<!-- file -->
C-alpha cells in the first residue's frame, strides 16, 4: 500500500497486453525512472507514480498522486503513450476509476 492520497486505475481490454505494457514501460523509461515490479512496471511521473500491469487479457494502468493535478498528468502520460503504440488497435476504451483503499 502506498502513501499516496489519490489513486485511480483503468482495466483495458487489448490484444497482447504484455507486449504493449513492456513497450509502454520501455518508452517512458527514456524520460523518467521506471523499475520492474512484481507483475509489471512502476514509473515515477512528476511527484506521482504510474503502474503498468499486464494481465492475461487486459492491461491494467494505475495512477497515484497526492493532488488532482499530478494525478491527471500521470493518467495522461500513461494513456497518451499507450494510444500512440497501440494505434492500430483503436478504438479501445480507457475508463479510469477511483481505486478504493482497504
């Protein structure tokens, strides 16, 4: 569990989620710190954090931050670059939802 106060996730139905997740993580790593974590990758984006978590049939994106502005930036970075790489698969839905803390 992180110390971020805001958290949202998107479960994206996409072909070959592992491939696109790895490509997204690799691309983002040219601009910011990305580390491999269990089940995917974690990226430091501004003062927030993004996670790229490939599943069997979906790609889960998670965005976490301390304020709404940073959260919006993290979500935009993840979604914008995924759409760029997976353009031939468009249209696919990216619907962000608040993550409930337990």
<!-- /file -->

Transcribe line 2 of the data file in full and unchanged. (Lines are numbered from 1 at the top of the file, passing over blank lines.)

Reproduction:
């Protein structure tokens, strides 16, 4: 569990989620710190954090931050670059939802 106060996730139905997740993580790593974590990758984006978590049939994106502005930036970075790489698969839905803390 992180110390971020805001958290949202998107479960994206996409072909070959592992491939696109790895490509997204690799691309983002040219601009910011990305580390491999269990089940995917974690990226430091501004003062927030993004996670790229490939599943069997979906790609889960998670965005976490301390304020709404940073959260919006993290979500935009993840979604914008995924759409760029997976353009031939468009249209696919990216619907962000608040993550409930337990």